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12/21/95 RAVALEE WILKERSON v. PITTSBURGH CORNING

December 21, 1995

RAVALEE WILKERSON, INDIVIDUALLY, AND AS SPECIAL ADMINISTRATOR OF THE ESTATE OF FRANK WILKERSON, DECEASED, PLAINTIFF-APPELLEE,
v.
PITTSBURGH CORNING CORPORATION, AND OWEN-CORNING FIBERGLAS CORPORATION, DEFENDANTS-APPELLANTS.



Appeal from Circuit Court of McLean County. No. 88L236. Honorable W. Charles Witte, Judge Presiding.

Rehearing Denied February 1, 1996. Released for Publication February 1, 1996. As Corrected July 30, 1996.

Honorable Robert J. Steigmann, J., Honorable Frederick S. Green, J., Concurring. Honorable John T. McCULLOUGH, J., Dissenting

The opinion of the court was delivered by: Steigmann

The Honorable Justice STEIGMANN delivered the opinion of the court:

In October 1988, plaintiff, Ravalee Wilkerson, individually and as special administrator of the estate of Frank Wilkerson (Wilkerson), sued defendants, Owens-Corning Fiberglas Corporation (OCF), Pittsburgh Corning Corporation (PC), and several others to recover damages for harm Wilkerson suffered resulting from his exposure to asbestos-containing products. In September 1994, a jury returned a verdict for plaintiff and against defendants OCF and PC, which appeal, arguing that the trial court erred by (1) giving an adverse inference (missing witness) instruction; (2) refusing to give instructions and a verdict form regarding contribution; (3) refusing to give proximate cause instructions based on the "frequency, regularity, and proximity" test of proximate causation; (4) permitting plaintiff's expert to testify that Wilkerson's cancer was caused by exposure to asbestos; (5) allowing into evidence a certain deposition; (6) excluding certain other deposition testimony; (7) excluding evidence of Wilkerson's exposure to other manufacturers' asbestos-containing products; and (8) denying defendants' motions for directed verdict and judgment n.o.v.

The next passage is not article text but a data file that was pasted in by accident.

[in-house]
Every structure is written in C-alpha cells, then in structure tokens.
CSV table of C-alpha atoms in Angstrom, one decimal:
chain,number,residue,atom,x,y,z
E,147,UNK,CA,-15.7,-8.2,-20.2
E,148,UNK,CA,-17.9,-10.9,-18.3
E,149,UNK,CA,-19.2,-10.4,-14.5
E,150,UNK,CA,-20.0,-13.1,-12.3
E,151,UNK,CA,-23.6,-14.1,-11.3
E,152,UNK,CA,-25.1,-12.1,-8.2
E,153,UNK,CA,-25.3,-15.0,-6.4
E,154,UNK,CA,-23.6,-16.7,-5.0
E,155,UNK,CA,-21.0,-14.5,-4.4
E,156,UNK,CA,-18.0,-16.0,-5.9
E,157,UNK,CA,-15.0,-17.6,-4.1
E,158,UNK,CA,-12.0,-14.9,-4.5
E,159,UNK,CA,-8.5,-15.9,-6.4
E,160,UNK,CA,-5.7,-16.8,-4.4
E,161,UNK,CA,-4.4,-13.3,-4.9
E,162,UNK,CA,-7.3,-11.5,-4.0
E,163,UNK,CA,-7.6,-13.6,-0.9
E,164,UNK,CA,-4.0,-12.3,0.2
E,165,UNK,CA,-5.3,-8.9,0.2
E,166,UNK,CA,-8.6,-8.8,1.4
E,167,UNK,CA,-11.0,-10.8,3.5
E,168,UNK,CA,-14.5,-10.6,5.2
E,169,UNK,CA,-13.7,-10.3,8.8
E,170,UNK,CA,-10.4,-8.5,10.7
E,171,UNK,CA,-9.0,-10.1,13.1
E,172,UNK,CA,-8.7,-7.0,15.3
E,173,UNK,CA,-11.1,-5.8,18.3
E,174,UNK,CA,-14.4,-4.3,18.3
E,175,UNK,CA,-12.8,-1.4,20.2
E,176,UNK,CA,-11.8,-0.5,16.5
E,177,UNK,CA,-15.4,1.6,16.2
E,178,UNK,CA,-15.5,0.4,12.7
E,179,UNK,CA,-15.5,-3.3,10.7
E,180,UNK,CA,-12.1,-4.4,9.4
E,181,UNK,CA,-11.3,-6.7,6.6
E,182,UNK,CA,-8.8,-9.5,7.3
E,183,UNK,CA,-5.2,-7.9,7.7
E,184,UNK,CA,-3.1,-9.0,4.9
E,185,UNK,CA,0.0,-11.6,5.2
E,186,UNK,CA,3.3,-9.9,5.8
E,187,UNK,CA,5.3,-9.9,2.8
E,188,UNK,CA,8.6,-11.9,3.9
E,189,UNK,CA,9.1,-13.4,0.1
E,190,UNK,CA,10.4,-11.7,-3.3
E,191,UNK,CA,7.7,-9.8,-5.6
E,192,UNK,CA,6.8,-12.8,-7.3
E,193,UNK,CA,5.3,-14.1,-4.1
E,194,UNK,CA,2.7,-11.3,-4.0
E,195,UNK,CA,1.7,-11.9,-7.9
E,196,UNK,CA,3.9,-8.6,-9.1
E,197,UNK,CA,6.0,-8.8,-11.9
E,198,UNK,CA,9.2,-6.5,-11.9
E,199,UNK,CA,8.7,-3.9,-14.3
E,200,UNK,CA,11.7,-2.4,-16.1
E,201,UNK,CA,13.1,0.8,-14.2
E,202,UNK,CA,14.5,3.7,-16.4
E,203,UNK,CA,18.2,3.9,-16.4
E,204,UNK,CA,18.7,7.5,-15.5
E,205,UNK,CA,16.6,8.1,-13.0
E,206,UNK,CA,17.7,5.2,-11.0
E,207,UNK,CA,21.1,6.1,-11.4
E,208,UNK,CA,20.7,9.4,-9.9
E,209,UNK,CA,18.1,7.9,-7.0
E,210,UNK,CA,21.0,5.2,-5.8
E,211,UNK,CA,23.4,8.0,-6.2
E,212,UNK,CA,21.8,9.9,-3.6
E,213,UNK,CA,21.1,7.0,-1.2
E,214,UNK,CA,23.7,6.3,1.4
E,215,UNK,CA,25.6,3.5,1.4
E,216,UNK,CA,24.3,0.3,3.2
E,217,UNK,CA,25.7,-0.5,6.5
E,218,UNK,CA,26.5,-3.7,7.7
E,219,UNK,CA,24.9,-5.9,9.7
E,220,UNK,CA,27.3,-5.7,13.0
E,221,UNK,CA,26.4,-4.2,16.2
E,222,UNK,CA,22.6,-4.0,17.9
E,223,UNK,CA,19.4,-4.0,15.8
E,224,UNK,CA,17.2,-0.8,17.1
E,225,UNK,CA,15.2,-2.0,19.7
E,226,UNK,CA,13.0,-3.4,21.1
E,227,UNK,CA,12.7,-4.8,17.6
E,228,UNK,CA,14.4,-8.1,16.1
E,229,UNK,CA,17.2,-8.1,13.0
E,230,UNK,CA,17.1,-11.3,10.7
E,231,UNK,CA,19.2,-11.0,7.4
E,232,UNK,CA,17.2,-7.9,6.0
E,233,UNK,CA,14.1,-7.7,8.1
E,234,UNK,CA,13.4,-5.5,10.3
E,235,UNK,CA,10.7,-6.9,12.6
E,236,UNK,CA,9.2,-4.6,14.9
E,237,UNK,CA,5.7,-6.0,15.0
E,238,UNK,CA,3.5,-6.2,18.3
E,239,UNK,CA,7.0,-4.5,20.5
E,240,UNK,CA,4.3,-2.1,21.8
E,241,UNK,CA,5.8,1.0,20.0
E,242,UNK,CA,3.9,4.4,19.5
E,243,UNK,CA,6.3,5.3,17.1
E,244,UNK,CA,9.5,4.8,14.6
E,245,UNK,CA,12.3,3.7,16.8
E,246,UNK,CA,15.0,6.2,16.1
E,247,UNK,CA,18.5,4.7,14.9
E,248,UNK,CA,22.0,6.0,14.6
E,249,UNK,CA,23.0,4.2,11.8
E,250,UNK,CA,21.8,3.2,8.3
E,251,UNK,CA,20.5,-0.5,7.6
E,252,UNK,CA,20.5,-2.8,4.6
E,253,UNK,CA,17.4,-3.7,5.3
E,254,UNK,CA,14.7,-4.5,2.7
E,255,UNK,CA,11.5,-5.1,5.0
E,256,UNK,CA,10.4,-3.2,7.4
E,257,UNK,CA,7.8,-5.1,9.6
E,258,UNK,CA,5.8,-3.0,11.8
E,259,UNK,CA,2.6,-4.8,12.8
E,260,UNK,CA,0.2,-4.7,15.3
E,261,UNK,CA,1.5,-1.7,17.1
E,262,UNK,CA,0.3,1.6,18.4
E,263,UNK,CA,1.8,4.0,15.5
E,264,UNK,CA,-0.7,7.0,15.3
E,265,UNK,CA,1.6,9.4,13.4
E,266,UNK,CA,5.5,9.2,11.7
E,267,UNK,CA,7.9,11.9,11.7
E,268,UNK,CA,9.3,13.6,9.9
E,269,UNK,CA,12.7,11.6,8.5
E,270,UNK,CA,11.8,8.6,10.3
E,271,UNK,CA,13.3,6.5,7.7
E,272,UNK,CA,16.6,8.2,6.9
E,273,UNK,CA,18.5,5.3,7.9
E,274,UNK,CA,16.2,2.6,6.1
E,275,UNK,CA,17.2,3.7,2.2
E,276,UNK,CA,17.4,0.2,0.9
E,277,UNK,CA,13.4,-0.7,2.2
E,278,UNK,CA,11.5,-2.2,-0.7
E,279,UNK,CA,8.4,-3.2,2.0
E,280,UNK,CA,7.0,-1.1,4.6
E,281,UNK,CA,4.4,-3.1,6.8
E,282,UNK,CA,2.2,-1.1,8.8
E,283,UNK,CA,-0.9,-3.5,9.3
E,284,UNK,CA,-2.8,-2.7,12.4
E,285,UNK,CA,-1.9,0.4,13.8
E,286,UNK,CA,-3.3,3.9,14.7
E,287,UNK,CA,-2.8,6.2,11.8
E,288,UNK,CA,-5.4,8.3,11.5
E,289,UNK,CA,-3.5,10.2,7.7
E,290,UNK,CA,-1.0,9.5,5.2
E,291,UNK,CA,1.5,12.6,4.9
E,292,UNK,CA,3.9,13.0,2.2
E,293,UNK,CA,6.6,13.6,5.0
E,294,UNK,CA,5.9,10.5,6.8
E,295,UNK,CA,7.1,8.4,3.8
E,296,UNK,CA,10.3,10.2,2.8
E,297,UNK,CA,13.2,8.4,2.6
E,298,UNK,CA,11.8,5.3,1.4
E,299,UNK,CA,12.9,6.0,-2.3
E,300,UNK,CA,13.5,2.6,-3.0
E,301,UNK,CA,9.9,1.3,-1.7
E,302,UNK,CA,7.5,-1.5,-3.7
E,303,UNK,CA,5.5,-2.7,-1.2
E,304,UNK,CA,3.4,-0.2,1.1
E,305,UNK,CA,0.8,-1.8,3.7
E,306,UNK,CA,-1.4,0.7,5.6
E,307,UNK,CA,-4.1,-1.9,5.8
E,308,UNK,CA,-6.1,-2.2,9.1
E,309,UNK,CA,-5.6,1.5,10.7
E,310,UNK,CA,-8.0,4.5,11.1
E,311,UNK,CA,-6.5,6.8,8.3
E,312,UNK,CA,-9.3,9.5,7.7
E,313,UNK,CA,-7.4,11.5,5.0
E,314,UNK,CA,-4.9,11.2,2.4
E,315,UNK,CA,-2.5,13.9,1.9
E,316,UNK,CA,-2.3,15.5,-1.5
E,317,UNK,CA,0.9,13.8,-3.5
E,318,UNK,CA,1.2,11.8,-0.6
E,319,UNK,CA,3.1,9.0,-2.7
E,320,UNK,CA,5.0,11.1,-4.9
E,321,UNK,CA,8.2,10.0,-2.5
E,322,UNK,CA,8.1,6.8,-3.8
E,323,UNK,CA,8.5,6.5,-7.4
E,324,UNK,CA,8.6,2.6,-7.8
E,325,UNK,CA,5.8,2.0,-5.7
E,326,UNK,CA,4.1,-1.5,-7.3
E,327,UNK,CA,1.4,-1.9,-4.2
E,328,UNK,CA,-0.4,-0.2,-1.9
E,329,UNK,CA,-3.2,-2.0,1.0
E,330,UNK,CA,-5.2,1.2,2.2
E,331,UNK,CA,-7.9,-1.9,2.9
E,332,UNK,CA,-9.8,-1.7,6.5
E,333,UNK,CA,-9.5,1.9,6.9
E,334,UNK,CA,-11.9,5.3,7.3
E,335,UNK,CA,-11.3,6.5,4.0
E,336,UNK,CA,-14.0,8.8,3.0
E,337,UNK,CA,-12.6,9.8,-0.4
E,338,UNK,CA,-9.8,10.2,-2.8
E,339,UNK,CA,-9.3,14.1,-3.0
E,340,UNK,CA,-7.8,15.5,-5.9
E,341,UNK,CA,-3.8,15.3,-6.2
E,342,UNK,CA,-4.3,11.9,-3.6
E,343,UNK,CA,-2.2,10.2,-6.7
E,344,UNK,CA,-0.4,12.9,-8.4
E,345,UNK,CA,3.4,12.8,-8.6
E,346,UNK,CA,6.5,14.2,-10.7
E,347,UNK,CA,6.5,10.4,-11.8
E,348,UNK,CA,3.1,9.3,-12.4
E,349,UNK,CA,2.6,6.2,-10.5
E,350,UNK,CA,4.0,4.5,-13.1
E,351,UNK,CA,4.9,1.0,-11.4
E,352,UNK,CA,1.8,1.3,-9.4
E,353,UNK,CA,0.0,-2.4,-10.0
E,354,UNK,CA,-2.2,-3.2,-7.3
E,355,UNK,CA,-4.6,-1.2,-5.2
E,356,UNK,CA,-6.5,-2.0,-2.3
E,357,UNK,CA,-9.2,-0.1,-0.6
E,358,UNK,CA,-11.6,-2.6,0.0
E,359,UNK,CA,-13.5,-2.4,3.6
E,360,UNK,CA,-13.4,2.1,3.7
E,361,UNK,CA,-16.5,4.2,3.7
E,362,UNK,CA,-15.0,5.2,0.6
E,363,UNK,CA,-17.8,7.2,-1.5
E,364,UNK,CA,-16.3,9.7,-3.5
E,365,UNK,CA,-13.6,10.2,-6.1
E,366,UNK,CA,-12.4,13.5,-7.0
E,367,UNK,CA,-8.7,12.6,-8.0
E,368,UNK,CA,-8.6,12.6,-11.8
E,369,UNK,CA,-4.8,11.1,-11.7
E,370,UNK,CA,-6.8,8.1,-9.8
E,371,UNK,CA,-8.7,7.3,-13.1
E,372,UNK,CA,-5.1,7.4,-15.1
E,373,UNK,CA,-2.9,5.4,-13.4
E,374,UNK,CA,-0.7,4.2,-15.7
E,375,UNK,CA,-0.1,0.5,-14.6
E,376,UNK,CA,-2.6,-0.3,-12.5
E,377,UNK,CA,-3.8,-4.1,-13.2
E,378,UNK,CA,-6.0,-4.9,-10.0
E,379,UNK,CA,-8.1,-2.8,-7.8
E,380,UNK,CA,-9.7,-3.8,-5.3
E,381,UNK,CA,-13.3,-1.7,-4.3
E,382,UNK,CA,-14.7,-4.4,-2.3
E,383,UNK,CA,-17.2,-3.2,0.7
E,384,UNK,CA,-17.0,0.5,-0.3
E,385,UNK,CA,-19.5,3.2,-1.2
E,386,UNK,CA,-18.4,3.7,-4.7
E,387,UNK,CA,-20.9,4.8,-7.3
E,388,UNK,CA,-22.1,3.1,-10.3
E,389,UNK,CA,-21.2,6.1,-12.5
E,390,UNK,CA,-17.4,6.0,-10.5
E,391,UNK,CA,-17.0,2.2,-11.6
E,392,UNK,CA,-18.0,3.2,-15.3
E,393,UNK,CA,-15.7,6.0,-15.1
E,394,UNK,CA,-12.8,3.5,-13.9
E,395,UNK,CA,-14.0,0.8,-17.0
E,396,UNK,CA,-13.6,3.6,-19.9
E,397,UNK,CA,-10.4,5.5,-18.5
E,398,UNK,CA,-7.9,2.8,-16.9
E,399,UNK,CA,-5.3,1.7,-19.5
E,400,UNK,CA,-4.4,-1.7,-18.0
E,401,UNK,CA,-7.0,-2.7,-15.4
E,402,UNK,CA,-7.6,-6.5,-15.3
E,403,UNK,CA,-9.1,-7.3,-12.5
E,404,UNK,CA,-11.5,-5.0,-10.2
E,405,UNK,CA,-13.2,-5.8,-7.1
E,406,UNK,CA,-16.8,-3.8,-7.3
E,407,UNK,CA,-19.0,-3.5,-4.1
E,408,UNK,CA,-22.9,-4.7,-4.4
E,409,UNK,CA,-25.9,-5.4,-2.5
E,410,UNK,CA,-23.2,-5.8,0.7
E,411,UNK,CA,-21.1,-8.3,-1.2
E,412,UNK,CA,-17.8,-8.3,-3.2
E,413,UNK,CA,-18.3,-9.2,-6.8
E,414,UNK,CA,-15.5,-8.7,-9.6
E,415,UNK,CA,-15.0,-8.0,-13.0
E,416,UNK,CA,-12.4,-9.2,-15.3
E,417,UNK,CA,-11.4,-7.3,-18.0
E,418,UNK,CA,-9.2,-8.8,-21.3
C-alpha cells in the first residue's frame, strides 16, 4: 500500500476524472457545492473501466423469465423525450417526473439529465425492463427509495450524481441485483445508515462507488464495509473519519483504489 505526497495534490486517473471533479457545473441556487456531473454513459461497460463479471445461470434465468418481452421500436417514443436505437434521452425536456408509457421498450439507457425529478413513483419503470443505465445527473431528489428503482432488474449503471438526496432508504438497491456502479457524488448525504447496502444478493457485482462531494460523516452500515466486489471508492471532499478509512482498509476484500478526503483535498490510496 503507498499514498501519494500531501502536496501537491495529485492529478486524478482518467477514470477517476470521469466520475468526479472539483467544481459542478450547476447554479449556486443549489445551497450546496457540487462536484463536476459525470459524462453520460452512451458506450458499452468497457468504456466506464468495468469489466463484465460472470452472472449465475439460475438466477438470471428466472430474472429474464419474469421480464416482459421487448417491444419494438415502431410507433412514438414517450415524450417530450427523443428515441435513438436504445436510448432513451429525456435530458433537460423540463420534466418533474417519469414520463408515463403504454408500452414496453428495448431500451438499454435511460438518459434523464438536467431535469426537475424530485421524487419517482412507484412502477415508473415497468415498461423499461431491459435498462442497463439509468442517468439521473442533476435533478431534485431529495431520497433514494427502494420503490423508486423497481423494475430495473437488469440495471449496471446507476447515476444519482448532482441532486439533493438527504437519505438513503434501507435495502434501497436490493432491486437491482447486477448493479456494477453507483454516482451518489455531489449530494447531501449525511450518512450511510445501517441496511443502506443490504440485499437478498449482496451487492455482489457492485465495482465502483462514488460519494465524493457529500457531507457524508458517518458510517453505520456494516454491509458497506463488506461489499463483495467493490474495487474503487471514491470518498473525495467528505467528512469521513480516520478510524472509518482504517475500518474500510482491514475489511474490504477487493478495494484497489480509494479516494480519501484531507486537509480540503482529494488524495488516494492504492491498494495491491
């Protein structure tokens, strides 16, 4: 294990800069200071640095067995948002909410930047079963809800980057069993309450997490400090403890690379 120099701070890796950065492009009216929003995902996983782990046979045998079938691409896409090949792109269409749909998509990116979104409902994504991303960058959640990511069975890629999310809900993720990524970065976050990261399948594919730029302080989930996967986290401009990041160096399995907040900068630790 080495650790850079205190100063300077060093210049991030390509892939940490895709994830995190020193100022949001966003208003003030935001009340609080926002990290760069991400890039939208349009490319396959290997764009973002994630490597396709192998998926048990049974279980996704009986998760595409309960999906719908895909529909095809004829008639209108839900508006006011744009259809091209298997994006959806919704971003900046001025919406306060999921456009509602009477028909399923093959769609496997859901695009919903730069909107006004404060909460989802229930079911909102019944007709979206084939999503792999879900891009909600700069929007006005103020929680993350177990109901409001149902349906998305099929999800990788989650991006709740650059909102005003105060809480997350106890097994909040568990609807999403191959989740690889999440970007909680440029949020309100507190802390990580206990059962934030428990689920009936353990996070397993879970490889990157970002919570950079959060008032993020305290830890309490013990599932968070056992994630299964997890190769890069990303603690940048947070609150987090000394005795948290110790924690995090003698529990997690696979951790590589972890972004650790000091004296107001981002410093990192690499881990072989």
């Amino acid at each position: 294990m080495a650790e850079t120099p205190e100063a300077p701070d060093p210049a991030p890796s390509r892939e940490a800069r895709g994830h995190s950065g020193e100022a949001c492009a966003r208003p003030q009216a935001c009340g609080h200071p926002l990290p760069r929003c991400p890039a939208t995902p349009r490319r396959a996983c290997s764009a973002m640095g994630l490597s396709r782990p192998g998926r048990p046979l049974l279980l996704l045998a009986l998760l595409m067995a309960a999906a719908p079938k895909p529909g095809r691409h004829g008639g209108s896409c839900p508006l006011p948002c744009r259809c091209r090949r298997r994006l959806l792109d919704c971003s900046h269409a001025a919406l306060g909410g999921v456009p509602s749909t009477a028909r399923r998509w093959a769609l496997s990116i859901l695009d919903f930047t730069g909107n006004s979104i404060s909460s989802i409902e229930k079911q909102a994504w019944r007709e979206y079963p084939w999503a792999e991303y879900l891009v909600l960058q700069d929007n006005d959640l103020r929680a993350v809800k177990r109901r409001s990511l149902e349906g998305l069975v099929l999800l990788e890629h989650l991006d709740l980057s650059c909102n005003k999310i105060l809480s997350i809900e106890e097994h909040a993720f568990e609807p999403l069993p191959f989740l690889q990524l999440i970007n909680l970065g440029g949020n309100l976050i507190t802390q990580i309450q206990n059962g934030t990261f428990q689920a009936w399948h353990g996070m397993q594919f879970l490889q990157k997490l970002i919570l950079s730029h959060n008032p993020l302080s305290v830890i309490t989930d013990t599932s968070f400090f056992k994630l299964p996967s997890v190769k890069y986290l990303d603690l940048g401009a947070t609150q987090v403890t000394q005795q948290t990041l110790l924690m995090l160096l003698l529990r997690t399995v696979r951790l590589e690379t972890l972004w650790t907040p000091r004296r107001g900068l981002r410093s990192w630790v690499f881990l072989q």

Because we agree with defendants' first argument, we reverse and remand for a new trial.

I. BACKGROUND

In May 1988, Wilkerson died at the age of 58 due to complications arising from surgery to remove a malignancy from his lung. Plaintiff alleged that her husband developed lung cancer as a result of his exposure to asbestos-containing products manufactured, distributed, or installed by OCF and PC during his employment as a boilermaker from 1966 to 1988 at certain power plants in Illinois. In 1986, Wilkerson began to experience health problems. In December 1986, an X ray showed a spot on his right lung. In April 1988, Dr. Neil Rosenberg, a consulting physician, examined Wilkerson to diagnose the growth and suggest treatment. In May 1988, after performing a lobectomy, Wilkerson's physicians determined that the growth was a carcinoma of the lung. Approximately three weeks after the lobectomy, Wilkerson died due to lung carcinoma and cardiovascular disease.